Most of us learned as children that the age of a tree could be found by counting its rings. Rings of trees growing in temperate climates can indeed tell their age through their annual rings and also help determine the age of wood used to construct buildings or wooden objects. The ages of wooden objects can be revealed by cross-dating, the process of matching ring patterns between wood samples of known and unknown ages. Concentric rings of various widths mark the annual growth of trees. The underlying patterns of wide or narrow rings record the year-to-year fluctuations in the growth of trees.
Archaeologists have a group of unlikely allies: trees. Dendrochronology, the scientific method of studying tree rings, can pinpoint the age of archaeological sites using information stored inside old wood. Originally developed for climate science, the method is now an invaluable tool for archaeologists, who can track up to 13, years of history using tree ring chronologies for over 4, sites on six continents. Under ideal conditions, trees grow quickly, leaving wide annual rings behind. During droughts, unseasonable cold, and other unusual conditions, growth slows, leaving behind narrow rings. In the early 20th century, astronomer Andrew Ellicott Douglass began studying trees in the American Southwest to learn more about how sunspots affected climate on Earth. Douglass eventually extended his work from living trees to wood used in ancient pueblo sites and began using them to piece together a regional chronology that could be used to date such archaeological sites.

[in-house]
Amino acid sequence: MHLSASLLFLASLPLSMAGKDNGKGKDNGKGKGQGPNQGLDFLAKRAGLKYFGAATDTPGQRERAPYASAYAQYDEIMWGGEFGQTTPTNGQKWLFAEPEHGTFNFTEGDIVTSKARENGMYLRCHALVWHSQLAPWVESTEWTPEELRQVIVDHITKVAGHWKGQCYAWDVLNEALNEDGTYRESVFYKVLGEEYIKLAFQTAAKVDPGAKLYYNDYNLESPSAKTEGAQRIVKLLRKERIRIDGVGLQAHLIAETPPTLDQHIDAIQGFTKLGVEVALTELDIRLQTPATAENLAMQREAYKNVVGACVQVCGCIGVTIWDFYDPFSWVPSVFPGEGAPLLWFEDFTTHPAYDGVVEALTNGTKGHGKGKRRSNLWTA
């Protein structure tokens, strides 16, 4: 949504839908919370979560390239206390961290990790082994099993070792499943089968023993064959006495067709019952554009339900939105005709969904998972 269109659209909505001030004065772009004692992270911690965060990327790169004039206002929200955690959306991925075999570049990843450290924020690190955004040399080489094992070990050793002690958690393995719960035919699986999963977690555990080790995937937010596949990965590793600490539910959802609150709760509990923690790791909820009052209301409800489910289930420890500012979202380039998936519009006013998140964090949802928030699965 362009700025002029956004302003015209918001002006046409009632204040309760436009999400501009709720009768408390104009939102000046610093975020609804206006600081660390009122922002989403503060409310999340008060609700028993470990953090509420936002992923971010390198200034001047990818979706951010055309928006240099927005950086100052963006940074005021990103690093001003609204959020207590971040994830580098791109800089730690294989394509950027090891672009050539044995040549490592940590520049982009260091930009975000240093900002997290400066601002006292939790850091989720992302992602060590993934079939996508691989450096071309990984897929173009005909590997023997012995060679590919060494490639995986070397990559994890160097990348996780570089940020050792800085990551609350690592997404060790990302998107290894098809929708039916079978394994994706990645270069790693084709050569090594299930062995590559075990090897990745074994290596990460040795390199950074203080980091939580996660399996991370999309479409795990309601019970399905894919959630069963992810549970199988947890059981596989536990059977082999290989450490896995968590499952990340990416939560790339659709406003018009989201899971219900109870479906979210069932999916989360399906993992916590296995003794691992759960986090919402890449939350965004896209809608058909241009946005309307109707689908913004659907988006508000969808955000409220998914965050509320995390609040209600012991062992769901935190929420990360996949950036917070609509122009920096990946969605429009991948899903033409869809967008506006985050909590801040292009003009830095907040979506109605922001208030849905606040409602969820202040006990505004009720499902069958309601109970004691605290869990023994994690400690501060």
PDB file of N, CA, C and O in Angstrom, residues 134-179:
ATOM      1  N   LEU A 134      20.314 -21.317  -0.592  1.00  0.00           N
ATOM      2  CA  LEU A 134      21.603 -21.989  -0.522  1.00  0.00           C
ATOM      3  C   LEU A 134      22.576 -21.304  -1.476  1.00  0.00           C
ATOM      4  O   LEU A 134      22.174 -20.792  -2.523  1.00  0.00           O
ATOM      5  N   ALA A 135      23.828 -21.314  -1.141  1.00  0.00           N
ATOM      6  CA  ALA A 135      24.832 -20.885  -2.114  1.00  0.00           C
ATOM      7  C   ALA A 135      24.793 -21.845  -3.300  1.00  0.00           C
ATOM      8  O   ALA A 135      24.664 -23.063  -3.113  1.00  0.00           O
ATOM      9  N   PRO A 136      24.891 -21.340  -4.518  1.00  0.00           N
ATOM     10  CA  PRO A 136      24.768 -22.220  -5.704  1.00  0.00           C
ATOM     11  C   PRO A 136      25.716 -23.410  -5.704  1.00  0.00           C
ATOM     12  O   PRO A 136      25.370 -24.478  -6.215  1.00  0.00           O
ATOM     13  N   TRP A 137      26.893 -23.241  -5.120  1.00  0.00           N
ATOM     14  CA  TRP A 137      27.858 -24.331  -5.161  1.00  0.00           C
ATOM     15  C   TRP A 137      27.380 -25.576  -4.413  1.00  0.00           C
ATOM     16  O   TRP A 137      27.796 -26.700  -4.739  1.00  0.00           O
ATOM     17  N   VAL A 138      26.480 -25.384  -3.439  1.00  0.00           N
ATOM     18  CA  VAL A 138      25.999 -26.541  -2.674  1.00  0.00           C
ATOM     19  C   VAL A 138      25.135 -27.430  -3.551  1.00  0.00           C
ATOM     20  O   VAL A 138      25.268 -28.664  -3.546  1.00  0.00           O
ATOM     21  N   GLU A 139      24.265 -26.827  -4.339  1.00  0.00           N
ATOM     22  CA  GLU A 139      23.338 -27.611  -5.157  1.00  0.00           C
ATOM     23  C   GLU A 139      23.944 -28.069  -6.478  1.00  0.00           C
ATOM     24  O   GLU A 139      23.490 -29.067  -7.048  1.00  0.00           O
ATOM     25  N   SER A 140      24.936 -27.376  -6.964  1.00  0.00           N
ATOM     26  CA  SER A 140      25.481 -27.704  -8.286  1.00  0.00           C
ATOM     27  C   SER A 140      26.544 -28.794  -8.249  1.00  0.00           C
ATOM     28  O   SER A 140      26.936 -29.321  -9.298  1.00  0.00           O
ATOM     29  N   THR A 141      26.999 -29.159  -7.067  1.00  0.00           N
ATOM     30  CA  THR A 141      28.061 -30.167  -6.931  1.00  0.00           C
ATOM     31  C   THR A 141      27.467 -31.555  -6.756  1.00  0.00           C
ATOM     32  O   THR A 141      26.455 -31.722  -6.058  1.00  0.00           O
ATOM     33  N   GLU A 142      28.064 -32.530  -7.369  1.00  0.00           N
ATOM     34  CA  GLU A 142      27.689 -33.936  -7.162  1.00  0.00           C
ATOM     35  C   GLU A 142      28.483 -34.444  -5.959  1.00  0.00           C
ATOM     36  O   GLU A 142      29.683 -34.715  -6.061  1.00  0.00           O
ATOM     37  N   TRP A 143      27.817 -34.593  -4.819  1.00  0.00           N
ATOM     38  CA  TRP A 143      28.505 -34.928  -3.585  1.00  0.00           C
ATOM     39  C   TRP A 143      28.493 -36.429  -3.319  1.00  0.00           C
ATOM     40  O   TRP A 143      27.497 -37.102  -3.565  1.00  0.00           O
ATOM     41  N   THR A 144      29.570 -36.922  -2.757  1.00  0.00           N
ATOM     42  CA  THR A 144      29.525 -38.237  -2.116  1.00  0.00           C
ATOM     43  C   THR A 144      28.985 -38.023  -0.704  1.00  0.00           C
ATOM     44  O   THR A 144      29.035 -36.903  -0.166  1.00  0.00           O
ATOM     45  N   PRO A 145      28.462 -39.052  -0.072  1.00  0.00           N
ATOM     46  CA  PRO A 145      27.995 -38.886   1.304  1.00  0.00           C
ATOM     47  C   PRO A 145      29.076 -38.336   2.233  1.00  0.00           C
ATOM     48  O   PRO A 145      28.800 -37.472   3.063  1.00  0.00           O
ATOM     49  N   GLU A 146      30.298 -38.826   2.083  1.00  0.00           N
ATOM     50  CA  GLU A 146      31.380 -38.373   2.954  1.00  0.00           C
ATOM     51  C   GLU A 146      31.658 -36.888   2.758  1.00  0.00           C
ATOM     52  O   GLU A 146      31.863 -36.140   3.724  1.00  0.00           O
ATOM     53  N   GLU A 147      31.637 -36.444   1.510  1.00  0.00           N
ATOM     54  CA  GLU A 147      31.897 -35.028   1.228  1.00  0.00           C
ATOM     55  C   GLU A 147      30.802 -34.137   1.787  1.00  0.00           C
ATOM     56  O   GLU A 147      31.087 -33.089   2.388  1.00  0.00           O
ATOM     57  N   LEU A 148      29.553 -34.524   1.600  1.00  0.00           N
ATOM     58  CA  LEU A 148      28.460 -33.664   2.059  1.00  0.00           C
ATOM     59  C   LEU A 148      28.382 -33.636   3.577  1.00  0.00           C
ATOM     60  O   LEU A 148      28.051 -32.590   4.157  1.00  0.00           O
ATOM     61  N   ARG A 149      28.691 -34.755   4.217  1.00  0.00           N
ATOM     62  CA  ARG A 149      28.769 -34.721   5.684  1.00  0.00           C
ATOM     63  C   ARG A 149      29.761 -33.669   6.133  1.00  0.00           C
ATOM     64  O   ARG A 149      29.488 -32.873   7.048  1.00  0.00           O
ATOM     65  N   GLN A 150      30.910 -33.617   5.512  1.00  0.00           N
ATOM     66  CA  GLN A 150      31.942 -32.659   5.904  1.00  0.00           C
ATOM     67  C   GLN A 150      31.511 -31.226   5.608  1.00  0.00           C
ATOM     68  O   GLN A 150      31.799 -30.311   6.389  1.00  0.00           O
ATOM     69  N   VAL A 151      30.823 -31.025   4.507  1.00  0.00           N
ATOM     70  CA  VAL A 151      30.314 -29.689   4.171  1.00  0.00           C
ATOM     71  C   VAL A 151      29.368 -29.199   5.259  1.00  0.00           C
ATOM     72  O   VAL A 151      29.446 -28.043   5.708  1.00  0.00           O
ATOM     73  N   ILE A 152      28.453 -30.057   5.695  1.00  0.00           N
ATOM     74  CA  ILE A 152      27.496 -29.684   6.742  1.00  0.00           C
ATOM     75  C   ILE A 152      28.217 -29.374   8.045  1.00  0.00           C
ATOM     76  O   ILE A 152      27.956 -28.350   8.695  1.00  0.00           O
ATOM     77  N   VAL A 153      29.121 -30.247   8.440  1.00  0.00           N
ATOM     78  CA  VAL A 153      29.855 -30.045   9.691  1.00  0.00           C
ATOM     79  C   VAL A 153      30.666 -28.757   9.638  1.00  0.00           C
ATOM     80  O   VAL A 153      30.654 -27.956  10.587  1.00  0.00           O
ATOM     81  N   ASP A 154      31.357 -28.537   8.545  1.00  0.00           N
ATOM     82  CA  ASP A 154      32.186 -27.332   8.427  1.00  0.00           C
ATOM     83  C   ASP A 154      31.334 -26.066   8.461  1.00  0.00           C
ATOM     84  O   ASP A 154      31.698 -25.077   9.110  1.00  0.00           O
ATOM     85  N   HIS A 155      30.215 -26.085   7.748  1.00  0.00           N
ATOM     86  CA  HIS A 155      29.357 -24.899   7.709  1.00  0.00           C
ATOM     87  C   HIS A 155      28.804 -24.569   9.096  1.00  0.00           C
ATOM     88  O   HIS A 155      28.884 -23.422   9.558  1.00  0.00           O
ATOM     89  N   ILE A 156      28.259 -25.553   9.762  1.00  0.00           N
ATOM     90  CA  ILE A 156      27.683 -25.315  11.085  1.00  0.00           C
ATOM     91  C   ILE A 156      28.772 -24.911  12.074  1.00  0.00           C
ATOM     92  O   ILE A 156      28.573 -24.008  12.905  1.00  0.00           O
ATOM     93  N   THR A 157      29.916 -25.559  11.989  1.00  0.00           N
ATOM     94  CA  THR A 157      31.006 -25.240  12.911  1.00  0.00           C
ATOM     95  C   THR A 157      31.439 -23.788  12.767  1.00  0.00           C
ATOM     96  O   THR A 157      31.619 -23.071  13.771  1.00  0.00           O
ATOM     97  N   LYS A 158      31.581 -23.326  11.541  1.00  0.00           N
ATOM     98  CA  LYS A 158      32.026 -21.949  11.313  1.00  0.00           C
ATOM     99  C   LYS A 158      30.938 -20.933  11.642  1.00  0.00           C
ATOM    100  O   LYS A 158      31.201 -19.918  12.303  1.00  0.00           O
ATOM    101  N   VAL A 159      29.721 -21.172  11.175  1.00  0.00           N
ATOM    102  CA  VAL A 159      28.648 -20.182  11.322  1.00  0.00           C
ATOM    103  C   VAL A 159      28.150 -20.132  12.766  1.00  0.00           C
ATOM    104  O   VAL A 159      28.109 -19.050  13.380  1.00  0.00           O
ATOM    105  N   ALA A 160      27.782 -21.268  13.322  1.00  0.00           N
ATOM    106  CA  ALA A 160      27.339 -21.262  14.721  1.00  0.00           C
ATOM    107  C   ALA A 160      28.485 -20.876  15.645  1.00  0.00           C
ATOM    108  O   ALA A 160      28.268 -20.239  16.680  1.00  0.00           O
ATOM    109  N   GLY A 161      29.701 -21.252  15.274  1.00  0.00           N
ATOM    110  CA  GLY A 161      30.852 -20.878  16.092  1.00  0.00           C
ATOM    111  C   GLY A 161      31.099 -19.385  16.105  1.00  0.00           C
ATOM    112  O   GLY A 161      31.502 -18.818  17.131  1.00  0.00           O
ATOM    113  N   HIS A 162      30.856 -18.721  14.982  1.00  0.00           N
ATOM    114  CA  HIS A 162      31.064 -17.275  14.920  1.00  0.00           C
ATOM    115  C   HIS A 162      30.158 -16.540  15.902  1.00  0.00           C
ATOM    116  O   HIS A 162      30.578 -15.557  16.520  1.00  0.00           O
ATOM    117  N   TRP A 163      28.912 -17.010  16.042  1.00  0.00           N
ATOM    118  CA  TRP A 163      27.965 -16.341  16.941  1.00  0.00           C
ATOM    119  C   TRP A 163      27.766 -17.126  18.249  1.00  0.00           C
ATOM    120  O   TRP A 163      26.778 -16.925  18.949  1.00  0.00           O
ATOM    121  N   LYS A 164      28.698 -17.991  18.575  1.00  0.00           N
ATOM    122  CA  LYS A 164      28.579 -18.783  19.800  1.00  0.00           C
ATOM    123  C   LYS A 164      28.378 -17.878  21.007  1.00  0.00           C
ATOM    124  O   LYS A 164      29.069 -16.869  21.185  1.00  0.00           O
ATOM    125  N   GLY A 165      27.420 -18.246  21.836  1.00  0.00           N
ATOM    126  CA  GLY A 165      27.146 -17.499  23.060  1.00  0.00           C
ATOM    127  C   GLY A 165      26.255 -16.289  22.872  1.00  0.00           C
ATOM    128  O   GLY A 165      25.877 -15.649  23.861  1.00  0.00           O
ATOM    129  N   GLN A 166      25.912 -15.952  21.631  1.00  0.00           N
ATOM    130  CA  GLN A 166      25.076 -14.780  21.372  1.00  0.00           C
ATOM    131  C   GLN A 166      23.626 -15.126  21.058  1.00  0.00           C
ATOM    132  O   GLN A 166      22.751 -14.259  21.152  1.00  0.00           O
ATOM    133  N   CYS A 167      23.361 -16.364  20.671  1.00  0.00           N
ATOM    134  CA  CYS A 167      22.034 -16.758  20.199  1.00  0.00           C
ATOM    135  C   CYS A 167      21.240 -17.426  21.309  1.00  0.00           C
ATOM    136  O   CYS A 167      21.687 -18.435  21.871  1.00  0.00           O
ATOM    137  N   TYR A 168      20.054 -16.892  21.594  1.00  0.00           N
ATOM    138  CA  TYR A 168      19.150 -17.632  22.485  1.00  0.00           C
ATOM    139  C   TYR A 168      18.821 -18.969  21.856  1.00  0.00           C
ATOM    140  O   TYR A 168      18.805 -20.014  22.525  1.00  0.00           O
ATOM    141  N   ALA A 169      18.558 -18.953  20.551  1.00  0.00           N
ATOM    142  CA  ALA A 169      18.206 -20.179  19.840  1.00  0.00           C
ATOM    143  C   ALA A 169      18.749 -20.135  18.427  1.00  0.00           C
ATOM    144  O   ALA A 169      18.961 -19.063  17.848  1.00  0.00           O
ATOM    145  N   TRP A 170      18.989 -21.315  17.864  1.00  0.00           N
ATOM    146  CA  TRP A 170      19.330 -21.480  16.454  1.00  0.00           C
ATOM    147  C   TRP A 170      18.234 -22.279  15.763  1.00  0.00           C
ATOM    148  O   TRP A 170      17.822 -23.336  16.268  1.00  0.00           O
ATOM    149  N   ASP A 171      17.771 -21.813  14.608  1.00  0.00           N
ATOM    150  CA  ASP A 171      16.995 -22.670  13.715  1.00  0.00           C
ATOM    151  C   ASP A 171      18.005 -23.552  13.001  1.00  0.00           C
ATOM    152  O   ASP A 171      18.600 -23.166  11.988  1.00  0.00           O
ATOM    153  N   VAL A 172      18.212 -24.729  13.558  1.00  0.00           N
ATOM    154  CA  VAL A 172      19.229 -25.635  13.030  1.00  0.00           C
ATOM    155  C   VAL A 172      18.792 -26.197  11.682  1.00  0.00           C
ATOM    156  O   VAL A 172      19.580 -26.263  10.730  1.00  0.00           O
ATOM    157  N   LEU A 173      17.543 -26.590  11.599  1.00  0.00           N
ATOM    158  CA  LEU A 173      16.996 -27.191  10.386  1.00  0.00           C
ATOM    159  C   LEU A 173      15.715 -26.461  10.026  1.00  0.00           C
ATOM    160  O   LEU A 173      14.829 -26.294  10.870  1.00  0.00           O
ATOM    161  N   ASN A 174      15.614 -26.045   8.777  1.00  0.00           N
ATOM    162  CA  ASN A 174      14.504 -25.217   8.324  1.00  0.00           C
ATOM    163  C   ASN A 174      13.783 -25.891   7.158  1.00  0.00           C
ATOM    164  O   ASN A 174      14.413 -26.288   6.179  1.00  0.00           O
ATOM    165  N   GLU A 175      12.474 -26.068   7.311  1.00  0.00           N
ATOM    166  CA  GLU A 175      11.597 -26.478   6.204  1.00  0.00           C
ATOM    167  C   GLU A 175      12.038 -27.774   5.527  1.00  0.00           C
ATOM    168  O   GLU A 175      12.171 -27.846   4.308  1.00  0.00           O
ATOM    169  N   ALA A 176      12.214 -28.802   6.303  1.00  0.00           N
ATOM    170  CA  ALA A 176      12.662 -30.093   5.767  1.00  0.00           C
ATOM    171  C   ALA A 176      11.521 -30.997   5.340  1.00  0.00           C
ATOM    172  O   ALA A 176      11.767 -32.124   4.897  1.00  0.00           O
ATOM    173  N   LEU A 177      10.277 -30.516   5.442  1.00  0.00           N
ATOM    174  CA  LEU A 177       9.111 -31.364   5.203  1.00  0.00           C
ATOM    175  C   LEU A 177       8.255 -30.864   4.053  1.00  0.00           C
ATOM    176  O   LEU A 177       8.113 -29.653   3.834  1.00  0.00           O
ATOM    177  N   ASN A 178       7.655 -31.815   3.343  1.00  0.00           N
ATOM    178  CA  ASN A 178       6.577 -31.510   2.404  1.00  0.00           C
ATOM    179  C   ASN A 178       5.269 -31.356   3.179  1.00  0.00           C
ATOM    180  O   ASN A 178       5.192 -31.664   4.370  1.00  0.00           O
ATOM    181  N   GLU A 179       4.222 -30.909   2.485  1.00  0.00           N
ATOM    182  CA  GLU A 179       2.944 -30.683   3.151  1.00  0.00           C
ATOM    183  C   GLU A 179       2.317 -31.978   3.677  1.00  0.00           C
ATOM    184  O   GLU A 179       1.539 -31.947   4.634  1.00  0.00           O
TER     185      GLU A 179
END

Dendrochronology: How Tree-Ring Dating Reveals Human Roots
Absolute dating is the process of determining an age on a specified chronology in archaeology and geology. Some scientists prefer the terms chronometric or calendar dating , as use of the word "absolute" implies an unwarranted certainty of accuracy. In archaeology, absolute dating is usually based on the physical, chemical, and life properties of the materials of artifacts, buildings, or other items that have been modified by humans and by historical associations with materials with known dates coins and written history. Techniques include tree rings in timbers, radiocarbon dating of wood or bones, and trapped-charge dating methods such as thermoluminescence dating of glazed ceramics.
When you look at the cross-section of a tree, you see a series of concentric rings. One ring is the layer of wood produced in one growing season. One annual ring is one dark ring and one light ring together.
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